Help!  My Partner is Depressed:  7 Strategies

It is very difficult when someone you love has depression especially if you have not experienced depression yourself.  It is confusing and you can’t understand why your partner can’t make a choice to change their mood and do better.  Please know that if your partner could do this they would as depression can be debilitating and the person experiencing it only wants the depression to end.  Find information and to strategies to assist in dealing with your partner’s depression

Many studies have found that being divorced, separated, or widowed is closely linked to depression. The loss of a marriage may lead to depression, or depression may lead to loss of a marriage. A 2000/2001 study published in the journal Depression and Anxiety that analyzed depression statistics from the Canadian National Population Health Survey found that major depression doubled a person’s chance of becoming divorced or separated.

The NIMH also notes that:

  • Married women are more likely to be depressed than unmarried women.
  • Married men are less likely to be depressed than unmarried men.
  • Unhappily married women are three times more likely to be depressed than unhappily married men.

Consider relationship therapy.  As you see above, marriage seems to create a protective buffer against depression for men, but not for women.  Remember that a specific problem such as infertility or a death can trigger depression.  Or that your spouse might be struggling with your relationship or attachment insecurity.  .  When were insecure we often believe the person we love will let us down and are disappointed.  Find an Emotionally Focused Couples Therapist (EFT) therapist to assist you deepen your relationship and learn new ways to relate

Coach self to see partner’s strengths daily.  Depression effects everyone.  Depression effects the partner and the partner often can start to suffer from depression.  Depression also causes you to see your partner in a more negative light. Remember to think about the strengths of your partner-5 or 10 and pull those up when critical-write them down on the notes section of your phone.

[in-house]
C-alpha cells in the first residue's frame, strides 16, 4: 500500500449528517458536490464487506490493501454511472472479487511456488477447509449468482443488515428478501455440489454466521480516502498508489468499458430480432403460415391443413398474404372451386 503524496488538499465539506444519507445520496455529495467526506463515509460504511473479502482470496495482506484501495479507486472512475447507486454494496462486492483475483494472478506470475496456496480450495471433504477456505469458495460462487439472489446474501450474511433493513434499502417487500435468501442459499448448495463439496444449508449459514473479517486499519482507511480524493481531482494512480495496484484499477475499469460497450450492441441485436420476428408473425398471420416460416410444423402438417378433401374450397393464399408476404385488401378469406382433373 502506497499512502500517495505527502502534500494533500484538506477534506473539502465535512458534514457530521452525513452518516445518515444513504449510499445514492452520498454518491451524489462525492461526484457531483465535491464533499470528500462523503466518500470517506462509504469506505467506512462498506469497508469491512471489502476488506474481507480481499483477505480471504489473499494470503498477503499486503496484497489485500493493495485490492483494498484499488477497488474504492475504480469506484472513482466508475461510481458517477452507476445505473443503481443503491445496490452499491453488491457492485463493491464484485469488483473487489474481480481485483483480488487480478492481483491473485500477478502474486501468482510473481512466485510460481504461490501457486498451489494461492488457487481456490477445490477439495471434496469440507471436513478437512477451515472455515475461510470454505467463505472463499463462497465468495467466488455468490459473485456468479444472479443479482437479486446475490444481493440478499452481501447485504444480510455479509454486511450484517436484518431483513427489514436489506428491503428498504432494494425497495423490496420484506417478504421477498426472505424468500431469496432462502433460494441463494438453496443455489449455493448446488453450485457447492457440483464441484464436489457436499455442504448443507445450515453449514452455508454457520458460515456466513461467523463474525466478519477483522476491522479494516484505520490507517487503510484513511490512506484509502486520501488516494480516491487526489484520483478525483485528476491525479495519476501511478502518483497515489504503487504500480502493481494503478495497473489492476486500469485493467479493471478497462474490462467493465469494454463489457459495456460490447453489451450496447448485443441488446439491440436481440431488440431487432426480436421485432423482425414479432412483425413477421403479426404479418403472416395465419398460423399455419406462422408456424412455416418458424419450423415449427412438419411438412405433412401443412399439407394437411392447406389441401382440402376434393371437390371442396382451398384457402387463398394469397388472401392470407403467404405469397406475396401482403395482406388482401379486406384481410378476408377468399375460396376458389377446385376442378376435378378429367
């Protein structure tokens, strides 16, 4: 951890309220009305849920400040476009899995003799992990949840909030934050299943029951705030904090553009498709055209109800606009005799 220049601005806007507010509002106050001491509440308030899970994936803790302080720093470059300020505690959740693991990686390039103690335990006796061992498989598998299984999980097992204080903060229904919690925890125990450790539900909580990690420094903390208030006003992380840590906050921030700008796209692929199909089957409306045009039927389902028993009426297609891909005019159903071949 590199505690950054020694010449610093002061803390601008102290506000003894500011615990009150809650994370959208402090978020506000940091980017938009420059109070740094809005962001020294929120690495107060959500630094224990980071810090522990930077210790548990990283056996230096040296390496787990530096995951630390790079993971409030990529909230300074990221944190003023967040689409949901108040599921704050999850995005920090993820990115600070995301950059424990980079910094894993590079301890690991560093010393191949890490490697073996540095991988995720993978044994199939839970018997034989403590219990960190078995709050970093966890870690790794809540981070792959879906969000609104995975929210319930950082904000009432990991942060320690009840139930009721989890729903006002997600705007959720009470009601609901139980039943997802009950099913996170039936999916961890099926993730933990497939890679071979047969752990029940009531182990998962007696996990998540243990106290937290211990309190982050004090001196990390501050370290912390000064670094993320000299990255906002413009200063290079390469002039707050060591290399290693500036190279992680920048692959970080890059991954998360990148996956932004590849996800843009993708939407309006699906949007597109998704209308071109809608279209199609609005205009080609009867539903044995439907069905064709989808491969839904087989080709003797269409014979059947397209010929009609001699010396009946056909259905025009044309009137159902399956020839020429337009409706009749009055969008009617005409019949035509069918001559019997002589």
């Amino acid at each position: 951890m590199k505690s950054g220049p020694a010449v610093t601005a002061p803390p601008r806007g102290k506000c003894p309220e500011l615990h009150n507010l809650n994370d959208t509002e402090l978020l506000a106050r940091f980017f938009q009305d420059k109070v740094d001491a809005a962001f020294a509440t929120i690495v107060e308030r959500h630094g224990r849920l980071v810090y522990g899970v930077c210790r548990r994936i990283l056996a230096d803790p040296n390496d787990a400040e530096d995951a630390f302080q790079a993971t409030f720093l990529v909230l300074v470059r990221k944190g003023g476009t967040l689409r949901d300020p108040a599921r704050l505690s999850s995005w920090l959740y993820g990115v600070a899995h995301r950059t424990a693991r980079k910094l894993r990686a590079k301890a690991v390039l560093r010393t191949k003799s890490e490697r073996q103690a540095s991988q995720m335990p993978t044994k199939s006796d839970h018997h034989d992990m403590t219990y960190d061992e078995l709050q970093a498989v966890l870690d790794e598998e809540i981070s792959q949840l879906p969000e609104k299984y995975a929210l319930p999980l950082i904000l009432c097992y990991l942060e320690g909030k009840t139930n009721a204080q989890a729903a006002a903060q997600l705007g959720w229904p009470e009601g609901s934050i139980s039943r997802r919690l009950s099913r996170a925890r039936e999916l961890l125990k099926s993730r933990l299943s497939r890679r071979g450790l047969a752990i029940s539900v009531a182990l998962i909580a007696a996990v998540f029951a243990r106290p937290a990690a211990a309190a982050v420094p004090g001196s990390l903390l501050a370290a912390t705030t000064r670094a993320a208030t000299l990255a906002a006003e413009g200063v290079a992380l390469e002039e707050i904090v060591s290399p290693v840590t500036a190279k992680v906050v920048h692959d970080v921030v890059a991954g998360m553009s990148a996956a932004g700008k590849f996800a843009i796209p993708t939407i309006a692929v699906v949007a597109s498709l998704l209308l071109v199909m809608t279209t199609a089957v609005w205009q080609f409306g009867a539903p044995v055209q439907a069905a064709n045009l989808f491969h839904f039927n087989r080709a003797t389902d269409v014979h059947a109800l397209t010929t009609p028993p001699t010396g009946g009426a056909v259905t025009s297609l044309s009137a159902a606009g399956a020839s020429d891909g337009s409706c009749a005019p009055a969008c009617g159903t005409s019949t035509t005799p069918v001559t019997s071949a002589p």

Discuss and don’t suppress.  Harboring intense emotions without an outlet often adds to depression or causes depression.  Remember masking or trying to ignore your emotions will not make them go away and often makes them more intense.

Don’t tell them to snap out of it.  Instead offer them to assist in their journey toward recovery.  Dealing with depression often is a multifaceted healing approach.  Ask if you can talk a walk with them or your can listen to their struggles.  Assist them with scheduling appointments for therapy, for massage, for physician, etc.

Be educated as it is not a simplistic issue.  Since you don’t see the injury it can be very confusing.  Receive education and read about the effects of depression and what can help.

Don’t ignore the depression.  Ask your partner how they are doing daily and what went better.  Depression in a partner often makes you feel uncomfortable, makes your question if your partner is over reacting or you don’t know what to do for them.  As a human we often want to flee and shut down.  Coach yourself to do the opposite as your partner already experiencing loneliness and isolation.

Take care of yourself.  Anytime you have a member of your family who is experiencing a challenge it will effect you also.  So you might not have a day to take a retreat yet you have five minutes in the morning to utilize one of the wonderful meditation apps.  I recommend Calm or Headspace.  Think about therapy for yourself so you can get tools to assist yourself and your partner-it helps to have outside unbiased expertise to assist you through this complex land.

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